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Friday, 24 October 2014

Building a Back-Story

I hate to be disappointed by a book but I read quite a few manuscripts and quite a few published books where the back-story seems scant. These are the books where, however hard I try, I just can't relate to the main characters, and however pacy the plot, the story does not satisfy me.

As a beginner writer, I too was guilty of skimping on the back-story but one day, when struggling with plot, I had a light-bulb moment. I realised that if I knew my characters well enough, what they were afraid of, what they wanted above all else, then the twists and turns of the plot would generally reveal themselves. And so it has turned out. If you struggle with your plots then I can guarantee that taking the time to build up your characters will make the writing process a lot, lot easier.

And that is one of the keys - taking time. Getting to knowing your characters with all of their blessings and flaws cannot be done in a hurry. It takes time to work out their hopes and fears as well as their parentage, their siblings, their characteristics and whether these were as a result of nature or nurture. It sounds complicated and time-consuming but it isn't really. You can be thinking about it whilst driving or shopping or washing up. It can be such fun, getting to know the people you are going to write about, who in the case of a long book, are going to be part of your life for a long time.

So these are some of the questions I ask myself when building my back-story.

What is it that my main character wants above all else?

What motivates them to strive for this?

What do my characters need?
(This can be quite different to what it is they actually want).

What do they doubt?

Who/what are they afraid of?

Who do they look up to?

What was their childhood like?

Is there someone in the family they are particularly close to?

What do they wear? 
(Clothes communicate a lot about a person).

How do they talk/walk?

Here are some of my beginning notes for the hero's mother in my next adult romance:-

'Jane is 60 and recently widowed. Her husband was 13 years older. She was 21 when she married and always deferred to him. She wears a large solitaire engagement ring alongside her platinum wedding band and likes to drink tea from a china cup and saucer. She escapes to the garden whenever there is a problem and knows the Latin names for all of her plants.She could become a good friend to Rachel (my heroine). This inter-generational friendship is an interesting possibility, especially as Rachel cannot rely on her own mother for sound advice, due to her nervous disposition.'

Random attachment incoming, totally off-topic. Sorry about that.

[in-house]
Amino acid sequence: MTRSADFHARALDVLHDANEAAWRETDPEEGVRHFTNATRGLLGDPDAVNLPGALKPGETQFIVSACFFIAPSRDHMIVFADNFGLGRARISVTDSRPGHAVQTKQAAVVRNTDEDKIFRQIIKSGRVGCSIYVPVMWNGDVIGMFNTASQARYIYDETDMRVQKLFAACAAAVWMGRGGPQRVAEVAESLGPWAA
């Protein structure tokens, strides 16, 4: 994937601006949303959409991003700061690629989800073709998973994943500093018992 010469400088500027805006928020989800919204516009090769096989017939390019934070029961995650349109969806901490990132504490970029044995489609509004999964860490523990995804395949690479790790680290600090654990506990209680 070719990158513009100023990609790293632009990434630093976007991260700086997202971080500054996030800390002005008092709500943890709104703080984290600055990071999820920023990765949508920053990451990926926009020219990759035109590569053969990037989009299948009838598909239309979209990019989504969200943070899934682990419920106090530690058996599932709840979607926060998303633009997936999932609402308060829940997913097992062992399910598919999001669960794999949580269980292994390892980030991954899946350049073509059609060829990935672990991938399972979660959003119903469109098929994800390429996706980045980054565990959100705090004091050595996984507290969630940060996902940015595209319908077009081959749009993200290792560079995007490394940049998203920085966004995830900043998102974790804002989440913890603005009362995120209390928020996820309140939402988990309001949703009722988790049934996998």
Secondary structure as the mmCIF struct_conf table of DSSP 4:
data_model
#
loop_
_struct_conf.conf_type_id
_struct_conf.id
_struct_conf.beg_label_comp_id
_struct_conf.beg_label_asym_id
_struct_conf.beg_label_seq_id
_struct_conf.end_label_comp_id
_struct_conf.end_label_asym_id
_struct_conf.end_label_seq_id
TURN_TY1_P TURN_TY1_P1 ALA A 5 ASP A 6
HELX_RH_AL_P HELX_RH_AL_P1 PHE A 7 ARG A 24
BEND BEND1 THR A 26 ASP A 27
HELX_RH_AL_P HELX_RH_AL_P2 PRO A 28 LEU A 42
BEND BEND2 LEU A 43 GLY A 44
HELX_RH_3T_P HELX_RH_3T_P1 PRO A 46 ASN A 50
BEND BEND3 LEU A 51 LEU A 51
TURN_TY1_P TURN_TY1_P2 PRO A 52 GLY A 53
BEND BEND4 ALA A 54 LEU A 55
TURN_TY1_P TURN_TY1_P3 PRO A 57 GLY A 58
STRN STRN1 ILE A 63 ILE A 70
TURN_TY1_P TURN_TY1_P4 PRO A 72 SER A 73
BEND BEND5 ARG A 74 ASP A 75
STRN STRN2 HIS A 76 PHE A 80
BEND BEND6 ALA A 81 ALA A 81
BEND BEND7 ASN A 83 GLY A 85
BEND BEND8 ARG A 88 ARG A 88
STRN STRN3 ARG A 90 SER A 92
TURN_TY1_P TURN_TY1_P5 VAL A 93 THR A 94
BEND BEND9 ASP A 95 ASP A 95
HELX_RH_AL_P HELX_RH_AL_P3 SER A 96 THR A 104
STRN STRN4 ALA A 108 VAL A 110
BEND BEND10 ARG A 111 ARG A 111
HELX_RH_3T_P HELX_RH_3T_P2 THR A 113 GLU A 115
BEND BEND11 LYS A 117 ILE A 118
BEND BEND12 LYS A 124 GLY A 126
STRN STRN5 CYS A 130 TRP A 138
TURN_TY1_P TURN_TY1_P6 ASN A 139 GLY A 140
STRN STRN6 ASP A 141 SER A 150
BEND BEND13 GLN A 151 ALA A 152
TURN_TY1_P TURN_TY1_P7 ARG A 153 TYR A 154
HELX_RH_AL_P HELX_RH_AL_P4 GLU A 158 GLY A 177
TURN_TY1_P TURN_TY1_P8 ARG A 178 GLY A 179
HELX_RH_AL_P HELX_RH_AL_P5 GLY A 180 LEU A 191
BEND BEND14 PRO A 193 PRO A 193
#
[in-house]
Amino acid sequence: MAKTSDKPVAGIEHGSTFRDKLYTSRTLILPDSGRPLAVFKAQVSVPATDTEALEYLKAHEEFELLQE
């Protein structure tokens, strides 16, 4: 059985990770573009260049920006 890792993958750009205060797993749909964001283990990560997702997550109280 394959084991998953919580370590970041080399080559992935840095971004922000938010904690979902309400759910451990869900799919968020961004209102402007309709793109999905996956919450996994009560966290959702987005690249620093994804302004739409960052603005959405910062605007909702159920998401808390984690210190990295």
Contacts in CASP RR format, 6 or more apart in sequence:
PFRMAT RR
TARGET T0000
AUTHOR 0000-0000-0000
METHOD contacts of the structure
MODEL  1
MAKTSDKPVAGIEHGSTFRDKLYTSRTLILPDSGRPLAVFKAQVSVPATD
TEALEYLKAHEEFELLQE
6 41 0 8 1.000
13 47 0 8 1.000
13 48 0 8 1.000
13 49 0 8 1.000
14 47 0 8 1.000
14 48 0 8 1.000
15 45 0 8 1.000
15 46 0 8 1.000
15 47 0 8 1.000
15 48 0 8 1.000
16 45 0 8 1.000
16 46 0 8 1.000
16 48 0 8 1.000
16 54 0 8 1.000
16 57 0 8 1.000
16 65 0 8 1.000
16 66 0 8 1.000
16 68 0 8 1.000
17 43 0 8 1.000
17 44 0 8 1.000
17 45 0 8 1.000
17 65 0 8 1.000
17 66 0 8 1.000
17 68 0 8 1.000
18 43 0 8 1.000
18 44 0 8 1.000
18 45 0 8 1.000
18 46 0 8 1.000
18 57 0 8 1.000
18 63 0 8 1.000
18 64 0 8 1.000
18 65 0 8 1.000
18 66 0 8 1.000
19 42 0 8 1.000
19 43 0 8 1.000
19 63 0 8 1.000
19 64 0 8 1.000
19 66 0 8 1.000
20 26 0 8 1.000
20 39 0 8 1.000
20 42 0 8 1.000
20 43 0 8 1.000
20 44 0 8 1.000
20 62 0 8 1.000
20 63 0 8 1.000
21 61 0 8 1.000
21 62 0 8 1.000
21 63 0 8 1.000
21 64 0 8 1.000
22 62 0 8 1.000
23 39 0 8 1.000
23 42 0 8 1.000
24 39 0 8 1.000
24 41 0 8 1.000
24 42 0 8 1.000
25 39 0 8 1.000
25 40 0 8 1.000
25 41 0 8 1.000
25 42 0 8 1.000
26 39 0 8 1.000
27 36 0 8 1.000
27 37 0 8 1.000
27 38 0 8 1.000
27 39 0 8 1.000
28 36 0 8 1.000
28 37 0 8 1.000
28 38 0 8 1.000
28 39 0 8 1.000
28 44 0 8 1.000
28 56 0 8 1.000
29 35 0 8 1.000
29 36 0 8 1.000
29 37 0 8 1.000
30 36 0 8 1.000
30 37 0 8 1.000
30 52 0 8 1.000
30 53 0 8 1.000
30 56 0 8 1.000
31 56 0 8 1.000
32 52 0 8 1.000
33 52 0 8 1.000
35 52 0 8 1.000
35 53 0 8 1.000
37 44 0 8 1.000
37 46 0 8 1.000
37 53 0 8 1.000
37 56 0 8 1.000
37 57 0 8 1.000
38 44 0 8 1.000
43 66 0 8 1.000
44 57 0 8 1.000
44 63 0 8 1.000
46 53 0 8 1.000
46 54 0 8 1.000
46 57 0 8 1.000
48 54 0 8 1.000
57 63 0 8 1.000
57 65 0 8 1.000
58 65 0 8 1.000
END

From these few lines I had the basis for my character and went on to describe her appearance and delve into the relationship with both of her sons. She developed depth and as so many authors say 'took on a life of her own'. I didn't necessarily use all of the information which I wrote down but that didn't matter. What mattered was I knew her, inside and out. I knew how she would react in any given circumstance. I knew her weaknesses and her strengths and what she wanted from her life. And because I knew her well I became very fond of her but also quite exasperated by her behaviour at times!

So, taking the time to build up your back-story is definitely worth doing. You will not regret the time spent even if the temptation is strong to just plough straight into the story. When writing a children's story, the same rules apply, whether your characters are human or animal. It is important to ask questions and to know them really well.

This is a constant reminder which I have posted up on the wall.

If I were this character in these circumstances what would I do?

I try to refer to this question with all of my characters, even the minor ones, so that no-one acts out of character, or if they do, there is a good explanation for it.

There are a lot more questions you can ask about your main characters as well, favourite food, places to go on holiday, do they like dogs etc. etc. The more you know about them the stronger they will be and the stronger your story will be.

Thank-you for reading. I hope for those of you who are beginning your writing journey and for those of you who get stuck with your plots, this will have helped. Wishing you all a very good week.

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